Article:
This article was originally published by IPI Global Observatory on 11 August 2015.
In late July, as millions of Peruvians prepared to celebrate their country’s Independence Day, government forces descended upon “Sector 5,” a guerrilla installment in the heart of the coca-producing region of Junín. What they found there was stunning: a “production camp” of 39 Asháninka Indians, most of them children, living in apparent captivity as prisoners of the Maoist militants Shining Path. Some of the adults had been living in the camp for 30 years. According to an internal communiqué from the Peruvian national police, the captives had been forced to work as agricultural laborers and the women were expected to breed and raise a new generation of militants.
The operation was the first of several rescue missions carried out by Peruvian security forces in recent days and weeks. The latest count puts the total number of rescued hostages at over 50. According to counterterrorism police chief José Baella Malca, there could be as many as 180 children still in captivity in the zone. The recent discoveries teach us a good deal not just about a guerrilla group long believed to have been defeated, but about Latin American peace processes more generally.
Weakened or Defeated?
To begin with, Shining Path had never been defeated; only weakened. The biggest blow to the organization came in 1992, when Peruvian counterterrorism police captured its supreme leader, Abimael Guzmán, following a raid on his Lima safe house. The years following the rebel kingpin’s arrest included failed peace talks, high levels of desertion from the rebel army, the arrest of most guerrilla leaders, and intense in-fighting that led to a party split in the late 1990s, but never defeat.
Members of Shining Path’s militarized camp retreated to the coca-producing zone in which Sector 5 is located. Despite major setbacks, including the 2012 capture of their new commander, Florindo Flores Hala, a.k.a. “Comrade Artemio,” the militarized faction never abandoned the armed struggle. Currently, the guerrilla group, which according to experts includes no more than 200 active combatants, is being led by two brothers, Víctor and Jorge Quispe Palomino, who have been with the movement since the 1980s. The fact that some of the Asháninka rescued last week had been in captivity for 30 years—well before Guzmán’s capture—speaks to the insurgents’ endurance.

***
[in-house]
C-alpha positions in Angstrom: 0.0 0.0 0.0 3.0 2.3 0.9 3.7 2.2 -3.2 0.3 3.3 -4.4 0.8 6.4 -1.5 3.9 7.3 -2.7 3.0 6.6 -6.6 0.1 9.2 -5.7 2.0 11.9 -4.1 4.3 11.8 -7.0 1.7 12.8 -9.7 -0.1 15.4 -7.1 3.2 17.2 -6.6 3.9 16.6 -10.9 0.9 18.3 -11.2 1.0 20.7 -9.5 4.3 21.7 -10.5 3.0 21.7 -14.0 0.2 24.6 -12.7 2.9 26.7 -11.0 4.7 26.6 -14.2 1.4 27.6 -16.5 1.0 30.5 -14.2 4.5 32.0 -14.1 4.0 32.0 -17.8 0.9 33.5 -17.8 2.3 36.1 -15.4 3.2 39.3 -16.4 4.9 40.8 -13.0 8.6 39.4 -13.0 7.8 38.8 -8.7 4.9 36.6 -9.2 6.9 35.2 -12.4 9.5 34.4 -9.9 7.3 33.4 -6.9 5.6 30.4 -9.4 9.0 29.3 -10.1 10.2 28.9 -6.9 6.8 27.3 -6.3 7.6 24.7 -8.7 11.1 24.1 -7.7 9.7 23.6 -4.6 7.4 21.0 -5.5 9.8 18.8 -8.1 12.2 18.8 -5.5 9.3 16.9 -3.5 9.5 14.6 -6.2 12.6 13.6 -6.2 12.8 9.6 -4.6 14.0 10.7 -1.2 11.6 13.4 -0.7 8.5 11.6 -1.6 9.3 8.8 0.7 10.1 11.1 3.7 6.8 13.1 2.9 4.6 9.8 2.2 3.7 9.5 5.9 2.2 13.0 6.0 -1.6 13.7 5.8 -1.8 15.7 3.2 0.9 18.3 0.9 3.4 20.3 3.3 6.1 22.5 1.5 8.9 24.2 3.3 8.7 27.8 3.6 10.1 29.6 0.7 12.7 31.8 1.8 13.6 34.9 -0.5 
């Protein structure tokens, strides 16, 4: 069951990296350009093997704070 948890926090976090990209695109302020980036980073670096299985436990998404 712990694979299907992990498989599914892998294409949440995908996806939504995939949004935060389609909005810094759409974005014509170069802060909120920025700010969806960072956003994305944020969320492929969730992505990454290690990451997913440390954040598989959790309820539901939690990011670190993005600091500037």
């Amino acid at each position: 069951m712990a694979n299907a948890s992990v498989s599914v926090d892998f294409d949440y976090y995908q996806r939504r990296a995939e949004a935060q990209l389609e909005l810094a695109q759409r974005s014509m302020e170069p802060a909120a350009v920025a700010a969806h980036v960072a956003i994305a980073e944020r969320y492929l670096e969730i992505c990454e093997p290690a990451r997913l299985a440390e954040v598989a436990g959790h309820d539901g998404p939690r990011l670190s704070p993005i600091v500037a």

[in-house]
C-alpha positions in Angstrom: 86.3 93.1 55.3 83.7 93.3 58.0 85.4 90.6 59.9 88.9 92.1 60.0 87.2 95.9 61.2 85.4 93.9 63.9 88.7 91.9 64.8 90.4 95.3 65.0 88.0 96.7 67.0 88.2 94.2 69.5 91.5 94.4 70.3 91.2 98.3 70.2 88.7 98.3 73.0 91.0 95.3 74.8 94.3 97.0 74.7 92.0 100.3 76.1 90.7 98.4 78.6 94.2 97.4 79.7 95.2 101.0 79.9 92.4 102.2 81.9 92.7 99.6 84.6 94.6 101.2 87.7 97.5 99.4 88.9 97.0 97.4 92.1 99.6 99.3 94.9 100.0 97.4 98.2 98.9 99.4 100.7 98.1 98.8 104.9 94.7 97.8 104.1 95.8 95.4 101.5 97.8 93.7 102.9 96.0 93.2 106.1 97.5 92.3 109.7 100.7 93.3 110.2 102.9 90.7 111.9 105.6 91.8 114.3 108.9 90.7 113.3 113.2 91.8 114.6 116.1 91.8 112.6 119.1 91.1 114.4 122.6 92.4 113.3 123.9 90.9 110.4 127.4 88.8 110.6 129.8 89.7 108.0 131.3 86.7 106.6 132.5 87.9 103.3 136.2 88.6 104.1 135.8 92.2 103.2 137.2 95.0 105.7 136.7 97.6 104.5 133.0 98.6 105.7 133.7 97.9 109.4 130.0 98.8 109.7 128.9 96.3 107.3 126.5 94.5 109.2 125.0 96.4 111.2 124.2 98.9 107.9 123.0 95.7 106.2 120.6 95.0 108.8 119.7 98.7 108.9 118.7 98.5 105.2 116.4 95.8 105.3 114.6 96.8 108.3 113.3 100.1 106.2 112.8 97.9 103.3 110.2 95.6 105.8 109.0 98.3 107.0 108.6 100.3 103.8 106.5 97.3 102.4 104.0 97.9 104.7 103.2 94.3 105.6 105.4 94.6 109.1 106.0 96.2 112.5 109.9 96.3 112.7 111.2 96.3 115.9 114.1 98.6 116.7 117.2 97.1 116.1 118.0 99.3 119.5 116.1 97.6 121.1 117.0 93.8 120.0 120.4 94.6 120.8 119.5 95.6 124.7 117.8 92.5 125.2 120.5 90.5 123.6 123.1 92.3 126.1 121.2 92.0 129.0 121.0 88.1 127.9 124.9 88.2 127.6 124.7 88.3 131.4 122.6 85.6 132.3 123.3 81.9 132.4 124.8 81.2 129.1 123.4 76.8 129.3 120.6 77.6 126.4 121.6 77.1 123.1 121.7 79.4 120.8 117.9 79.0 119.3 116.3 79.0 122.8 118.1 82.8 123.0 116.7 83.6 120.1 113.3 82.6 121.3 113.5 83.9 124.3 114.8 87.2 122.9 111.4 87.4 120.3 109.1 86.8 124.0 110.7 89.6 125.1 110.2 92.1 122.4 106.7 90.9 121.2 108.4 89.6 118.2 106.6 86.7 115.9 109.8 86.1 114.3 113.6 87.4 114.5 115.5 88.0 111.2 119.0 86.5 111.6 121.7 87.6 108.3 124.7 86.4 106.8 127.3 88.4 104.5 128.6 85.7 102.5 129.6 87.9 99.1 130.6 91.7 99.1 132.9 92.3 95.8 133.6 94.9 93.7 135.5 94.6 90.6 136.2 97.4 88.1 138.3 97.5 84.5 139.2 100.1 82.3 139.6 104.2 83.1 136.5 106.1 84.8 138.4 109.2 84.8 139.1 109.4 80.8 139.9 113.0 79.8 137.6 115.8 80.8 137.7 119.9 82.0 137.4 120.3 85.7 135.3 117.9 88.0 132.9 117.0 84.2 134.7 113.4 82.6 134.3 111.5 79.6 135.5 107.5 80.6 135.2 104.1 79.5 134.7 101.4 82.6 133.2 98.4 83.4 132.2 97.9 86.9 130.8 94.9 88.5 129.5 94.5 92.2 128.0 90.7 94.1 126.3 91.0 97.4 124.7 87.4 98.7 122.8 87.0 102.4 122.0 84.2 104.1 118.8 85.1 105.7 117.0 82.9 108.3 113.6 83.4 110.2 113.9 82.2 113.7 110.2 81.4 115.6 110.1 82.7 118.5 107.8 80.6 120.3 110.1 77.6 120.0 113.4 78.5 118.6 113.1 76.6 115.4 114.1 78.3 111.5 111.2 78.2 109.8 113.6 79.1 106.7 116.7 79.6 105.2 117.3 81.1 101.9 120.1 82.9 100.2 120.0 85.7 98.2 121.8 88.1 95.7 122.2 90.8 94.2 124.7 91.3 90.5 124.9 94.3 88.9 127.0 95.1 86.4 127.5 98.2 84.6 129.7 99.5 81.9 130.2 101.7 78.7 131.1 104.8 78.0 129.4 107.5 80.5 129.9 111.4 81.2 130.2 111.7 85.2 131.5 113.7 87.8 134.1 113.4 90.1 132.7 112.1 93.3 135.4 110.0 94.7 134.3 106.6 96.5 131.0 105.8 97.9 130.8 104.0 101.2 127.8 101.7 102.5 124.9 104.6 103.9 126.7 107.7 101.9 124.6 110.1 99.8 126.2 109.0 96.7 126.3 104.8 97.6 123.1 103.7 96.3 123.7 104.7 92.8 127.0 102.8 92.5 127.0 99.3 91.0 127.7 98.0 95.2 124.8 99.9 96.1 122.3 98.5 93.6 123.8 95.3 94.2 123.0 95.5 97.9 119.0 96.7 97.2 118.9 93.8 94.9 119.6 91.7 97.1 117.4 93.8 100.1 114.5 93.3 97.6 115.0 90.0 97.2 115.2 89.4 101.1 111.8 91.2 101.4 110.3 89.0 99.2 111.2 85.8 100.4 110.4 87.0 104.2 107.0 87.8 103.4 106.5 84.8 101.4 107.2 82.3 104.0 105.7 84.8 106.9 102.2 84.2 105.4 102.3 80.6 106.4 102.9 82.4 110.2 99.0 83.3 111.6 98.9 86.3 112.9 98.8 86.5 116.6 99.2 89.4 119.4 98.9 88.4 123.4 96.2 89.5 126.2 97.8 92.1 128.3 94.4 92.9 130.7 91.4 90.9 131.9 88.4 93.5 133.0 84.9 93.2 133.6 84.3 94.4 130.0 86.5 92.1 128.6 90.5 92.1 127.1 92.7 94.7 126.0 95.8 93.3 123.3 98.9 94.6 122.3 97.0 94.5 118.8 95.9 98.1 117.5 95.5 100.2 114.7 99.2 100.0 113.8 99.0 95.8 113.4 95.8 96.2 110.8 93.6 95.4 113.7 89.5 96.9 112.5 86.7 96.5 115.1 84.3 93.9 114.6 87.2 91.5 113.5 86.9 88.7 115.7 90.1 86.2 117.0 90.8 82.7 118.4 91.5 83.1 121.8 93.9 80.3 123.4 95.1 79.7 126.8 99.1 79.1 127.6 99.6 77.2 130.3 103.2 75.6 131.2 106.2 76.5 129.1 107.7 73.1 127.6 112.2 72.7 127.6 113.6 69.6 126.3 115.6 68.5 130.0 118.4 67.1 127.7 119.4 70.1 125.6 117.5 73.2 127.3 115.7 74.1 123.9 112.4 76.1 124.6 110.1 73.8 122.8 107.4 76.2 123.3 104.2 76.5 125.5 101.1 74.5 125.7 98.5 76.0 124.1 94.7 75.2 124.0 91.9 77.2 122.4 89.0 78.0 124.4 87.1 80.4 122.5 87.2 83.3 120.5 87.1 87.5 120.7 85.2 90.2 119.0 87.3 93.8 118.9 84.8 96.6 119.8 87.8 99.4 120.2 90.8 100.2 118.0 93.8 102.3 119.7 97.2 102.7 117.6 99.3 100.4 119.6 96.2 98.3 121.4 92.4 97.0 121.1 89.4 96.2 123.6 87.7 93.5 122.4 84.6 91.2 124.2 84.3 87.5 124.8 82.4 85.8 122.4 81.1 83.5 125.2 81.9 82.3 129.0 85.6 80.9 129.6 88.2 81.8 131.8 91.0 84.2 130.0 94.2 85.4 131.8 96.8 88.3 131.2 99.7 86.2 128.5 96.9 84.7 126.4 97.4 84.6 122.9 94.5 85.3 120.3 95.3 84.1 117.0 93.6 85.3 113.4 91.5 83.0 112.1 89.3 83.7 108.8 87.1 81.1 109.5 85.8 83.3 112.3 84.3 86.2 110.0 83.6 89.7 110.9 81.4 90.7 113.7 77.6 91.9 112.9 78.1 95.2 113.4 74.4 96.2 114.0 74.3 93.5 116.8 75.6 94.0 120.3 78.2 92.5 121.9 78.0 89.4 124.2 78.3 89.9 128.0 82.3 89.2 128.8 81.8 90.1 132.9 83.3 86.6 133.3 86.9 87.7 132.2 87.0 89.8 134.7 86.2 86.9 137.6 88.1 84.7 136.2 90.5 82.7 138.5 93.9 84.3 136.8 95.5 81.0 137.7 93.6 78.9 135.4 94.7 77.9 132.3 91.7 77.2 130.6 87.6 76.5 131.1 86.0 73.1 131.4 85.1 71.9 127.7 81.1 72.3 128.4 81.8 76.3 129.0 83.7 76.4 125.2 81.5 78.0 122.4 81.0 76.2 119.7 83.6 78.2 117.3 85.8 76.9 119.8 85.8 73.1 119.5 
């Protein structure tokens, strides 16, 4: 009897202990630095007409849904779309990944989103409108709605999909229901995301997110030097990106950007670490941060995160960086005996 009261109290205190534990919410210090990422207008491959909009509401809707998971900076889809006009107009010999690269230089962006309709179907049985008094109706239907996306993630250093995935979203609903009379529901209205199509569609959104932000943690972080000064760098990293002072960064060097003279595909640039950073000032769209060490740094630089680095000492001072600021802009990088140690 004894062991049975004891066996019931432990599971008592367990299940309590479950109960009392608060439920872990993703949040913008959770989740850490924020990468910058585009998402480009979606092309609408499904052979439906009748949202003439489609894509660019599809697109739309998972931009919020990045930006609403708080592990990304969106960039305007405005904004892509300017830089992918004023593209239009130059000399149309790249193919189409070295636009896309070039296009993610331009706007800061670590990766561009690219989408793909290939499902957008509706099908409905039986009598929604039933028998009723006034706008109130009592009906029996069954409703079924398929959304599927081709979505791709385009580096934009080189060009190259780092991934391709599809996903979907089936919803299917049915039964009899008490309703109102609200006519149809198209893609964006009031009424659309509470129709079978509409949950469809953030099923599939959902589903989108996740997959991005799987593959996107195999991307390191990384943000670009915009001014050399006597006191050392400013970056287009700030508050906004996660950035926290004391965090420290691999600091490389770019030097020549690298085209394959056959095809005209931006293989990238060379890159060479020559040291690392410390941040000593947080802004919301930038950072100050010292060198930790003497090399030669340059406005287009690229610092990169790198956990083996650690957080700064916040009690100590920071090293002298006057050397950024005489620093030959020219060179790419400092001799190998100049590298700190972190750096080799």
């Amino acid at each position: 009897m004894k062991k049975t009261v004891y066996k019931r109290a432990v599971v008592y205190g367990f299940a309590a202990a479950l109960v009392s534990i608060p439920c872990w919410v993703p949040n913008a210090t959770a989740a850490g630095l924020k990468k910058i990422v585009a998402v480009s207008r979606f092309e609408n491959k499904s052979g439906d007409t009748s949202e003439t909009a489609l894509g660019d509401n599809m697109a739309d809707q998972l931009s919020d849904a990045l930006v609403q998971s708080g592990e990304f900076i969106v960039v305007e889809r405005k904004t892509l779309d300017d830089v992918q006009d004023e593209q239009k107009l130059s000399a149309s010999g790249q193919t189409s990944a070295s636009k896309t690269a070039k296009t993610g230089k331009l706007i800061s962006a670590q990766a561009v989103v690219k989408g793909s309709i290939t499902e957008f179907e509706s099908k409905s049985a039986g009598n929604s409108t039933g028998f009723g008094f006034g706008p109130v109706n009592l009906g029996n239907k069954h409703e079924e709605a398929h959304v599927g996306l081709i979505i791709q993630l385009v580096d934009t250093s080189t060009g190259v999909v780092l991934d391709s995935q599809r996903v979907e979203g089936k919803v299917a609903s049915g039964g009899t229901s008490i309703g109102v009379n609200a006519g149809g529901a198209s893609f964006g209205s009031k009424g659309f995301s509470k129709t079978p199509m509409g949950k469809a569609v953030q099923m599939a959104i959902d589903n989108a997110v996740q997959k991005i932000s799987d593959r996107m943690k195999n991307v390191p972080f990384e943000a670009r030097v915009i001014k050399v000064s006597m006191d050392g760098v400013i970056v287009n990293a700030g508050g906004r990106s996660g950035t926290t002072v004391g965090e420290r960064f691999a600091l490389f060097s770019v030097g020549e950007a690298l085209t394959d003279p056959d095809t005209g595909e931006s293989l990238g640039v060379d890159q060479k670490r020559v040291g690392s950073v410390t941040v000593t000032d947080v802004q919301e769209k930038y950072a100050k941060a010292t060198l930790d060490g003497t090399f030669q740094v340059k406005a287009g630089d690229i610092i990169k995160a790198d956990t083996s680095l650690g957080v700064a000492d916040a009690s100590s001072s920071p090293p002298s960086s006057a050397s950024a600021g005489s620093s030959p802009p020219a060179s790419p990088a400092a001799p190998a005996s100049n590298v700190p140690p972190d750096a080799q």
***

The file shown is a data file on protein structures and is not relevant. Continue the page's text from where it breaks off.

For Col. Oscar Arriola Delgado, head of the Peru national police force’s Research Division of Metropolitan Terrorism, Shining Path, although depleted, is just as dangerous as ever.
“In both [the militarized and non-militarized] factions, nothing has changed,” Arriola told me. “The hostages in [Sector 5] had been in captivity for more than 30 years—and terrorism only began 35 years ago—so [Shining Path] is absolutely still a threat.”
For or Against Indigenous Peasants?
Perhaps the most perplexing thing about last week’s revelation is that the rescued Asháninka appear to have been living in total captivity under Shining Path. This has left many observers wondering how an insurgency that claims to be fighting on behalf of the peasant masses can treat those same masses with such disregard. This contradiction, however, is nothing new.
When Shining Path launched its insurgency in the Andean highland department of Ayacucho in 1980, it enjoyed initial support from the Quechua-speaking peasantry. Throughout the countryside, the rebels submitted abusive authorities, perpetrators of domestic violence, alcoholics, and cattle-rustlers to ad-hoc “popular trials.” Due in large part to these measures, some indigenous peasants pledged early support to the insurgents. However, as the war waged on, the rebels became more and more violent, massacring entire communities and killing their defectors.